• falling productivity and efficiency
  • losing key staff
  • experiencing steadily reducing margins and profit

Approaches to innovation

Analyse the marketplace

To move your business forward, study your marketplace and understand how innovation can add value to your customers.

Identify opportunities for innovation

You can identify opportunities for innovation by adapting your product or service to the way your marketplace is changing. You could also develop your business by identifying a completely new productYou could innovate by introducing new technology, techniques or working practices - perhaps using better processes.

If your main competitor's products have a reputation for being cheap, rather than trying to undercut them on price you could innovate by revamping your marketing to emphasise the quality of your merchandise - and consider charging a premium for them.

Planning innovation

Some innovative ideas may just come to you out of the blue. However, you should already have innovation as part of your business strategy and a strategic vision of how you want your business to develop - if you dedicate your time to monitoring trends in your business sector, you can then focus your innovative efforts on the most important areas.

Innovation will not only improve the chances of your business surviving, but also help it to shift and drive increased profits.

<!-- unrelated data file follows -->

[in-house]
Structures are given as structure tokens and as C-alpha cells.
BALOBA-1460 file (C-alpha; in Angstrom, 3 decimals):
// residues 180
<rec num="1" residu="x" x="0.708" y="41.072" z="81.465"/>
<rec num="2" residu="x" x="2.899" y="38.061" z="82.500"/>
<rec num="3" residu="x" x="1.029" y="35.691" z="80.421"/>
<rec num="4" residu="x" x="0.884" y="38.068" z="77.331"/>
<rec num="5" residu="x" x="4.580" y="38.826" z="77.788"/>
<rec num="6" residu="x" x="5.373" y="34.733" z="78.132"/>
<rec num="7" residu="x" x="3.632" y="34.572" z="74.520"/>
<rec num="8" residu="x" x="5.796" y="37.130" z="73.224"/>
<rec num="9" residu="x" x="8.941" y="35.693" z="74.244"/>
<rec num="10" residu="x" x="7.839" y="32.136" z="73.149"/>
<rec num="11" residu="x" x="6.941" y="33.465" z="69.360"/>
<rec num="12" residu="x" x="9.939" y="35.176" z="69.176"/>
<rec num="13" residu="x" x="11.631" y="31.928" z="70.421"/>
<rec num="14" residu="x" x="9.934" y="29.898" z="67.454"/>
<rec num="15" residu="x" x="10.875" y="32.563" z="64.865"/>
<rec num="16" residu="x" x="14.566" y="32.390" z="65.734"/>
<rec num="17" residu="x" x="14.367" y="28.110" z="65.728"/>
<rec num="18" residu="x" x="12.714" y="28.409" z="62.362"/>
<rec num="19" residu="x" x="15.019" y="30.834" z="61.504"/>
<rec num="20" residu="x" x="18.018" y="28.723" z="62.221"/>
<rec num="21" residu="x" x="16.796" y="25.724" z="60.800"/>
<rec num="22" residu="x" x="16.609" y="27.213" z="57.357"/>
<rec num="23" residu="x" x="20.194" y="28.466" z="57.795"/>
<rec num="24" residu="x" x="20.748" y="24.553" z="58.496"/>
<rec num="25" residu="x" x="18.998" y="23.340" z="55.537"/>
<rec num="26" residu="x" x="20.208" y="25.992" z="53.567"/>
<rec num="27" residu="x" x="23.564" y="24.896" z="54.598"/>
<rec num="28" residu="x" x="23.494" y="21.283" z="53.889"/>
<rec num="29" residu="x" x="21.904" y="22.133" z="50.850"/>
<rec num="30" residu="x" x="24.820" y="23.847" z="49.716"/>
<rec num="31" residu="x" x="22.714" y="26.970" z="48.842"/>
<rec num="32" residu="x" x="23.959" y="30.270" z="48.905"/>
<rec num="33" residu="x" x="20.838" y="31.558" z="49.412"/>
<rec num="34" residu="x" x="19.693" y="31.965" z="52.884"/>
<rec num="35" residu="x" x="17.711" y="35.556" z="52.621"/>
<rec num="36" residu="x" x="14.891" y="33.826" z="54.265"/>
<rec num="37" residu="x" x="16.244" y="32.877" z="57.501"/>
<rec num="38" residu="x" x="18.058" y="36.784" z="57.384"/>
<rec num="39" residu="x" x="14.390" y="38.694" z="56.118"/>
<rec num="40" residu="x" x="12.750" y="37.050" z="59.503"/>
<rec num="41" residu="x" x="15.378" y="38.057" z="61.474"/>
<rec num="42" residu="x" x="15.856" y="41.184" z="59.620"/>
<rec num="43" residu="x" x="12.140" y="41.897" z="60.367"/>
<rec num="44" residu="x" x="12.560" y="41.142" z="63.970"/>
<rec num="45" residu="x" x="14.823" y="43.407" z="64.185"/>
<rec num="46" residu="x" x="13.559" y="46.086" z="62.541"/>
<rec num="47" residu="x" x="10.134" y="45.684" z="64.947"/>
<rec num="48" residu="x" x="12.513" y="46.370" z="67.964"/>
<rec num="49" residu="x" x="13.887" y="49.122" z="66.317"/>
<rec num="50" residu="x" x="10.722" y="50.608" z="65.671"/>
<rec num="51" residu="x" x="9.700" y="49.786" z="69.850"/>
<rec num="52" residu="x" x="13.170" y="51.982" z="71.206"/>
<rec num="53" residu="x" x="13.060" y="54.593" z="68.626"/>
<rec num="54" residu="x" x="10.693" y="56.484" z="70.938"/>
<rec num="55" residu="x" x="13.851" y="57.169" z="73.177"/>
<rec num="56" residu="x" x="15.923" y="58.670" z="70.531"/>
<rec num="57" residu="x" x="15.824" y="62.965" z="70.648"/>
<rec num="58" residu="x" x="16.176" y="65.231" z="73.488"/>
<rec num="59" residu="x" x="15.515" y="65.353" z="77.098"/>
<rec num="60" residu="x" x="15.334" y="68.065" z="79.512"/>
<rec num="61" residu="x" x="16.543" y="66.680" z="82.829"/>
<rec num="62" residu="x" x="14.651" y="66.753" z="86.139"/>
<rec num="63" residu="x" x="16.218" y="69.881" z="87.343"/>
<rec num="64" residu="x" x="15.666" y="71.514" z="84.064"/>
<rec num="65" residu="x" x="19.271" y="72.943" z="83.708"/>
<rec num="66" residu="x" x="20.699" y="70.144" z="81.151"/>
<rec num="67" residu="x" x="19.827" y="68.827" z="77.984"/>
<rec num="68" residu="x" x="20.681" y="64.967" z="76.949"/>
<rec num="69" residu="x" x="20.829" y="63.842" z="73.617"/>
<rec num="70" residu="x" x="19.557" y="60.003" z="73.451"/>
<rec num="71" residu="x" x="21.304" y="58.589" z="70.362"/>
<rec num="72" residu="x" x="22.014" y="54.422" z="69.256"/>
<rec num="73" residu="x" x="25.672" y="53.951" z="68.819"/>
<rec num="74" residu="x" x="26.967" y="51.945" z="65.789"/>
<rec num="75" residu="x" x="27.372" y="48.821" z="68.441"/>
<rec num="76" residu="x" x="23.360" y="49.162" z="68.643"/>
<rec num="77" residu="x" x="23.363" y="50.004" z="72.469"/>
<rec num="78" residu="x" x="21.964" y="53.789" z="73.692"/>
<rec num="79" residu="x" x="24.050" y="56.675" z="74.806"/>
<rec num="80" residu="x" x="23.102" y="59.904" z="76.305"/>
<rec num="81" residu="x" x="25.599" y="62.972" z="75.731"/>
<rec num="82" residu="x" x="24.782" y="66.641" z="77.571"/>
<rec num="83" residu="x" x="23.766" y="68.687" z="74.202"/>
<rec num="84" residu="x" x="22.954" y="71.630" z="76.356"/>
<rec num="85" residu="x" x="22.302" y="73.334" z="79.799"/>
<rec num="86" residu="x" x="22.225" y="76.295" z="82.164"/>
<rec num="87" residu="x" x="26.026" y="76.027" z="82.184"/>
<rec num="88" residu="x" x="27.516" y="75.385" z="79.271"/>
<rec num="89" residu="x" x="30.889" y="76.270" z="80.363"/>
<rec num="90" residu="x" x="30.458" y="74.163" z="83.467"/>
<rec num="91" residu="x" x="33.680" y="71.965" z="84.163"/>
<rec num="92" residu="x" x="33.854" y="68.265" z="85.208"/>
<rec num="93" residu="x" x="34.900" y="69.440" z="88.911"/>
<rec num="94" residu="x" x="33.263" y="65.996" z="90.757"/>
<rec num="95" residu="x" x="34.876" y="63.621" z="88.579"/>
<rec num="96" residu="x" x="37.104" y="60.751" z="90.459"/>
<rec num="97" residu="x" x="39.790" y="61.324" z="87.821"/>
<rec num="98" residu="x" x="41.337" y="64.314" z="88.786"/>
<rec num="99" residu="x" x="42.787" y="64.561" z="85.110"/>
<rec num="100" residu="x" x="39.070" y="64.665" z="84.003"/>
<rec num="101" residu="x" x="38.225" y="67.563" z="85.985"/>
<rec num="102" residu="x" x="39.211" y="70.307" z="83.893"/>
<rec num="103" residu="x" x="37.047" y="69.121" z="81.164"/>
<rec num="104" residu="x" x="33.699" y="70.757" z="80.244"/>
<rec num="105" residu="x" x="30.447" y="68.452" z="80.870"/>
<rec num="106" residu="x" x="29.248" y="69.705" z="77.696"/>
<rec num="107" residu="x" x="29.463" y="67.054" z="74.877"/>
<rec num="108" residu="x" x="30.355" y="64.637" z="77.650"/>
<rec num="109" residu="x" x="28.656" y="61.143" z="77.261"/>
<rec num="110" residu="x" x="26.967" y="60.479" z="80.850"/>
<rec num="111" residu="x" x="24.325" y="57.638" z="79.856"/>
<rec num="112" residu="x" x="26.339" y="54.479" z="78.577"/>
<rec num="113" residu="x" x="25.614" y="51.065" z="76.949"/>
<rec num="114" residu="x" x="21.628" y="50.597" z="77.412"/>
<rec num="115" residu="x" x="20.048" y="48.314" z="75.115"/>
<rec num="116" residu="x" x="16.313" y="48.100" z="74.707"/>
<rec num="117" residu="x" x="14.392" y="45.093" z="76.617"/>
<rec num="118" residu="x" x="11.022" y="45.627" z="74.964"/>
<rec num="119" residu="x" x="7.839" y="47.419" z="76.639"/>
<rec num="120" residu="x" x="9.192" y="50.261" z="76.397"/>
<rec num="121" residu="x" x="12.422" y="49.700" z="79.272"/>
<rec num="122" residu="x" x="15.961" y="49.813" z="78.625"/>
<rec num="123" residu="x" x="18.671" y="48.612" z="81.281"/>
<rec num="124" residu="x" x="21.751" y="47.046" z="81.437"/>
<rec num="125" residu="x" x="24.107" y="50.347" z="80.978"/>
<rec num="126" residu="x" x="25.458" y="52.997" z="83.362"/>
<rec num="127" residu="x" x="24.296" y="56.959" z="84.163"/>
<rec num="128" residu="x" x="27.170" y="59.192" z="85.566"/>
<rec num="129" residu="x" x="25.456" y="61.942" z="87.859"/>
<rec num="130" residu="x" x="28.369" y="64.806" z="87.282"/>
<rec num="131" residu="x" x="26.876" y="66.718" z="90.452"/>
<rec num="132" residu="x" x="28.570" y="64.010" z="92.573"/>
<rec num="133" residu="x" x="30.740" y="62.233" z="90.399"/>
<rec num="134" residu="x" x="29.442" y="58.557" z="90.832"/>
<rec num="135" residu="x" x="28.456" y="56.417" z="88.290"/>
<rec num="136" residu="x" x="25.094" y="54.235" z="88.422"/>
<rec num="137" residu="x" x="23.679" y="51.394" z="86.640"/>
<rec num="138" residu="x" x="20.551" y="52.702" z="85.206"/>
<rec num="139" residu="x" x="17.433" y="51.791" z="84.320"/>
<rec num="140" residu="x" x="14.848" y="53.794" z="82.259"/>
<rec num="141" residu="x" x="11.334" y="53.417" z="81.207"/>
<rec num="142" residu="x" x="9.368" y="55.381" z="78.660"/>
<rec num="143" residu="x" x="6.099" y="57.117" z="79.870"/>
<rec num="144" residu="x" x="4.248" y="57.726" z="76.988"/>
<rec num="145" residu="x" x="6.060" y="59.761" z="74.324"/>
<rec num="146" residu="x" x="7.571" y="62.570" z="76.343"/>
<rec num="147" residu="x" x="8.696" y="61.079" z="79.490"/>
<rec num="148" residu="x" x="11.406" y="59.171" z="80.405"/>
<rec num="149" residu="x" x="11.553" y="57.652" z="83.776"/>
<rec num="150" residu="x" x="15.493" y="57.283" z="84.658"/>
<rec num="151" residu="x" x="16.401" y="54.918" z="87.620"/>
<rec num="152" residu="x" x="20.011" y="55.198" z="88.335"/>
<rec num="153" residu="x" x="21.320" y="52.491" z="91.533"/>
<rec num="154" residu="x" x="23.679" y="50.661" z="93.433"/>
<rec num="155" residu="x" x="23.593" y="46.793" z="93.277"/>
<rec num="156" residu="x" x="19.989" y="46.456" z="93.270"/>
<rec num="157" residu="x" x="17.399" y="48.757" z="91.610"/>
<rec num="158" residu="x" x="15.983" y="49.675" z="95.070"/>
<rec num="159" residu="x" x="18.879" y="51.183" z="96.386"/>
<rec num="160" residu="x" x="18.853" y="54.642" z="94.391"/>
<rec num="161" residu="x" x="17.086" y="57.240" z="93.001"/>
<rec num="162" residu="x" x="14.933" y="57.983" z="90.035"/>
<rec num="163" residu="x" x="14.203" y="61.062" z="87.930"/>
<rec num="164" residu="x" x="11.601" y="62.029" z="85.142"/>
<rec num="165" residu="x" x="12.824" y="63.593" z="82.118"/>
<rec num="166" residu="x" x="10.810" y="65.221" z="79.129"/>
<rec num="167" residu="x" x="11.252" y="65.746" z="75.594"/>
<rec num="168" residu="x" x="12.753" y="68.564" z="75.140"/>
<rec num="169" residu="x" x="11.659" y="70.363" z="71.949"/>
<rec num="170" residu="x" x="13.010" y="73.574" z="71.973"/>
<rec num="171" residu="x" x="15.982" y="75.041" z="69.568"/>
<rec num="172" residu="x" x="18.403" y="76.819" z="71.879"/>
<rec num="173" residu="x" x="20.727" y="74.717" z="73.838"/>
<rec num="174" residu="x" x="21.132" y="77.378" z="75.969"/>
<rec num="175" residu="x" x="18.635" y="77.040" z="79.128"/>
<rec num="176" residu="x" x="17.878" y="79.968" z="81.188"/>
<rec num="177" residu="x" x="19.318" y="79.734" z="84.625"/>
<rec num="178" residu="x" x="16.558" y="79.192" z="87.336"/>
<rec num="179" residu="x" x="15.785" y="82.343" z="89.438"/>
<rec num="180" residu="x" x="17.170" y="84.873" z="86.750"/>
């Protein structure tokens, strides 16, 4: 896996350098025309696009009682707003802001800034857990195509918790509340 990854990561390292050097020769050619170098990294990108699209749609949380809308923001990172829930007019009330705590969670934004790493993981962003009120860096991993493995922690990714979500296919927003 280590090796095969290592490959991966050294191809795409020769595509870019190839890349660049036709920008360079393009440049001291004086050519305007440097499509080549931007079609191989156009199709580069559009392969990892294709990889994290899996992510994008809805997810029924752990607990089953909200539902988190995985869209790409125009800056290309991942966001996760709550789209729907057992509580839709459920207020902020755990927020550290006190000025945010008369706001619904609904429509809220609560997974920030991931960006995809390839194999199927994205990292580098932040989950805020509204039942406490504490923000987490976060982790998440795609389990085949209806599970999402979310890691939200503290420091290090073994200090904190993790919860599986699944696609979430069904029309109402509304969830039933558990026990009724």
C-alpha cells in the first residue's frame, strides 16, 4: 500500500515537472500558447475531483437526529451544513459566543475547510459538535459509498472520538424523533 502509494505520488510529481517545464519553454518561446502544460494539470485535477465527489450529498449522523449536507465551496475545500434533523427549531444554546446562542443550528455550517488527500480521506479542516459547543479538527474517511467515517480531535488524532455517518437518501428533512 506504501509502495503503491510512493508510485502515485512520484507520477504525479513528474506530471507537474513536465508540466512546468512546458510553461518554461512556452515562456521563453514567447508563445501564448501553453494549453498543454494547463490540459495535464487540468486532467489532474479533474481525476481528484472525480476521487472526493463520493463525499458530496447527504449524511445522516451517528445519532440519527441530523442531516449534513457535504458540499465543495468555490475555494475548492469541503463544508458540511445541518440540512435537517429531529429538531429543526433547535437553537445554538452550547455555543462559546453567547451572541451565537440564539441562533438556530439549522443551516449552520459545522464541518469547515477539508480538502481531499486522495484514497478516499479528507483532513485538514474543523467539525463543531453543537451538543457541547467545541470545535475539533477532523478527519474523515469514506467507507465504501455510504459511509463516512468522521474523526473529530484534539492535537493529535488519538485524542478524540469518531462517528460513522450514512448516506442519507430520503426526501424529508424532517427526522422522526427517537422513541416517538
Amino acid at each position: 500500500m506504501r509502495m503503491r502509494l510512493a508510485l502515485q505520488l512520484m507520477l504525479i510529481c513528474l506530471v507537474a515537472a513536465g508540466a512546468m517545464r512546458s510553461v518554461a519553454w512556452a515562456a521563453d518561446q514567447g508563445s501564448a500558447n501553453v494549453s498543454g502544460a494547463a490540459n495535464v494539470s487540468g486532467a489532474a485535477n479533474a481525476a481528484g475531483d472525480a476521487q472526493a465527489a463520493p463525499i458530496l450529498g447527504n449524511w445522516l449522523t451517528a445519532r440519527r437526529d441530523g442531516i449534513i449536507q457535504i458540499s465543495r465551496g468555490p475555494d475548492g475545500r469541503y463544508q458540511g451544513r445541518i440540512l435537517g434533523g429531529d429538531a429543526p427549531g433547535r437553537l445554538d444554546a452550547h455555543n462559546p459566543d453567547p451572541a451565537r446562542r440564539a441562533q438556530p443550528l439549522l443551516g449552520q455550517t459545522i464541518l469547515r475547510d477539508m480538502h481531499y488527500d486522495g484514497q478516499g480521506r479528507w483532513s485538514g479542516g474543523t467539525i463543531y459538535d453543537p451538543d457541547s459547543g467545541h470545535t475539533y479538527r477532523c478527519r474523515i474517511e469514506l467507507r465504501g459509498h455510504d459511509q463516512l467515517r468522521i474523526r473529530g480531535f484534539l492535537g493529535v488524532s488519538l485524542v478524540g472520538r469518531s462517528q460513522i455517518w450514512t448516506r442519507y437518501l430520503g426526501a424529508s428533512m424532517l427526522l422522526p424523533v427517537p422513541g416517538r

How to decide which ideas can be turned into profit or other gains?

Examine your competition

Who are your competitors and where do they operate? Find out about their products, prices and operating culture. This can give you an overview of their selling points, as well as any areas you might be able to exploit.

Study market or industry trends

This one is connected to the previous tip about knowing your competition. Being aware of the climate in which your business is operating will help you to set up your plan.

Build a relationship with your customers

It's not enough simply to know who your customer base is. You need to communicate effectively with them as well. Communication involves not only listening to pains and needs but also actively observing their behaviour around current products and services.